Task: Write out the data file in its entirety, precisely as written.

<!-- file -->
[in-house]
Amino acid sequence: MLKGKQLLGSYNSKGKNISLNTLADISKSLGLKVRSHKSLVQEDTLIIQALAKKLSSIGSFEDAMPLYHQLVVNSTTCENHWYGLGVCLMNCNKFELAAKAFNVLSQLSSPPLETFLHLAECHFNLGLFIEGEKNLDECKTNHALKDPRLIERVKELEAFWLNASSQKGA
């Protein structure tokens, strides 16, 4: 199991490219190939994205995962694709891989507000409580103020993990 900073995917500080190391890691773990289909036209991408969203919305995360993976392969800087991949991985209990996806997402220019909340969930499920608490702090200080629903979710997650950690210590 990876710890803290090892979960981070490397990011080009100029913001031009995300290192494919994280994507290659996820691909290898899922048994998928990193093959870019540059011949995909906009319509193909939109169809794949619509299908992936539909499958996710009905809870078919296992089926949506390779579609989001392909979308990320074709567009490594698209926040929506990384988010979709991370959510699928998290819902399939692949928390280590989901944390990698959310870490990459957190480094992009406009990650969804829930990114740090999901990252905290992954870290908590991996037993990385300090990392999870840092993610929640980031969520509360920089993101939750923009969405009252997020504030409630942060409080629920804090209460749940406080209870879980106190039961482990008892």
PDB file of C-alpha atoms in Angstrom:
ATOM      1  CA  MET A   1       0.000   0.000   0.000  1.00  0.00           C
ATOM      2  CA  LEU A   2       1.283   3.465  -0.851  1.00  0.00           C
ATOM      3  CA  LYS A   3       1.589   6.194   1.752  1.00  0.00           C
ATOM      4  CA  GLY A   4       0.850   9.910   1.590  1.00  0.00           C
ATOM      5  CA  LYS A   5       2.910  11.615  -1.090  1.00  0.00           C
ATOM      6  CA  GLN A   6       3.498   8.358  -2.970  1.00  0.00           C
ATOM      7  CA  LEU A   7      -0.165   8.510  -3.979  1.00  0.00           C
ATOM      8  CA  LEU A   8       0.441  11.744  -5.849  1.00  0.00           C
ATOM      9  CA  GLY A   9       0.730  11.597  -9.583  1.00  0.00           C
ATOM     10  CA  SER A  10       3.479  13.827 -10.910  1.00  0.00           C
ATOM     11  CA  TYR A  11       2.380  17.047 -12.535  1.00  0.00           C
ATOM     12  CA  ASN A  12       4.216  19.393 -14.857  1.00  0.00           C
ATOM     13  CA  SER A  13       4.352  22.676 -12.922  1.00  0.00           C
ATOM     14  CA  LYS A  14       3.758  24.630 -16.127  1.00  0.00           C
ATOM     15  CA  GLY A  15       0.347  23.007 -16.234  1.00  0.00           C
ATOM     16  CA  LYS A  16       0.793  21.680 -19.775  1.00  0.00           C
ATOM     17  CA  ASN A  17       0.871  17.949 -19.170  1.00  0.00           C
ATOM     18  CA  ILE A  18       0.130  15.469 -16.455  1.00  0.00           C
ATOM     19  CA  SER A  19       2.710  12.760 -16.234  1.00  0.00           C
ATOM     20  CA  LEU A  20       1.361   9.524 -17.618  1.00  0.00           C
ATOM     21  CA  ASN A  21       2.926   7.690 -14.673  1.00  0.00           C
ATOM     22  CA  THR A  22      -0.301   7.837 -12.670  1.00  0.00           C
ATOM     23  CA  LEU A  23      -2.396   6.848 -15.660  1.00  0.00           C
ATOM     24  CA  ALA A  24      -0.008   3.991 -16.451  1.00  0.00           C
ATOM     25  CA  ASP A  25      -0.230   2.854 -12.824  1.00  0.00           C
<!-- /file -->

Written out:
[in-house]
Amino acid sequence: MLKGKQLLGSYNSKGKNISLNTLADISKSLGLKVRSHKSLVQEDTLIIQALAKKLSSIGSFEDAMPLYHQLVVNSTTCENHWYGLGVCLMNCNKFELAAKAFNVLSQLSSPPLETFLHLAECHFNLGLFIEGEKNLDECKTNHALKDPRLIERVKELEAFWLNASSQKGA
């Protein structure tokens, strides 16, 4: 199991490219190939994205995962694709891989507000409580103020993990 900073995917500080190391890691773990289909036209991408969203919305995360993976392969800087991949991985209990996806997402220019909340969930499920608490702090200080629903979710997650950690210590 990876710890803290090892979960981070490397990011080009100029913001031009995300290192494919994280994507290659996820691909290898899922048994998928990193093959870019540059011949995909906009319509193909939109169809794949619509299908992936539909499958996710009905809870078919296992089926949506390779579609989001392909979308990320074709567009490594698209926040929506990384988010979709991370959510699928998290819902399939692949928390280590989901944390990698959310870490990459957190480094992009406009990650969804829930990114740090999901990252905290992954870290908590991996037993990385300090990392999870840092993610929640980031969520509360920089993101939750923009969405009252997020504030409630942060409080629920804090209460749940406080209870879980106190039961482990008892």
PDB file of C-alpha atoms in Angstrom:
ATOM      1  CA  MET A   1       0.000   0.000   0.000  1.00  0.00           C
ATOM      2  CA  LEU A   2       1.283   3.465  -0.851  1.00  0.00           C
ATOM      3  CA  LYS A   3       1.589   6.194   1.752  1.00  0.00           C
ATOM      4  CA  GLY A   4       0.850   9.910   1.590  1.00  0.00           C
ATOM      5  CA  LYS A   5       2.910  11.615  -1.090  1.00  0.00           C
ATOM      6  CA  GLN A   6       3.498   8.358  -2.970  1.00  0.00           C
ATOM      7  CA  LEU A   7      -0.165   8.510  -3.979  1.00  0.00           C
ATOM      8  CA  LEU A   8       0.441  11.744  -5.849  1.00  0.00           C
ATOM      9  CA  GLY A   9       0.730  11.597  -9.583  1.00  0.00           C
ATOM     10  CA  SER A  10       3.479  13.827 -10.910  1.00  0.00           C
ATOM     11  CA  TYR A  11       2.380  17.047 -12.535  1.00  0.00           C
ATOM     12  CA  ASN A  12       4.216  19.393 -14.857  1.00  0.00           C
ATOM     13  CA  SER A  13       4.352  22.676 -12.922  1.00  0.00           C
ATOM     14  CA  LYS A  14       3.758  24.630 -16.127  1.00  0.00           C
ATOM     15  CA  GLY A  15       0.347  23.007 -16.234  1.00  0.00           C
ATOM     16  CA  LYS A  16       0.793  21.680 -19.775  1.00  0.00           C
ATOM     17  CA  ASN A  17       0.871  17.949 -19.170  1.00  0.00           C
ATOM     18  CA  ILE A  18       0.130  15.469 -16.455  1.00  0.00           C
ATOM     19  CA  SER A  19       2.710  12.760 -16.234  1.00  0.00           C
ATOM     20  CA  LEU A  20       1.361   9.524 -17.618  1.00  0.00           C
ATOM     21  CA  ASN A  21       2.926   7.690 -14.673  1.00  0.00           C
ATOM     22  CA  THR A  22      -0.301   7.837 -12.670  1.00  0.00           C
ATOM     23  CA  LEU A  23      -2.396   6.848 -15.660  1.00  0.00           C
ATOM     24  CA  ALA A  24      -0.008   3.991 -16.451  1.00  0.00           C
ATOM     25  CA  ASP A  25      -0.230   2.854 -12.824  1.00  0.00           C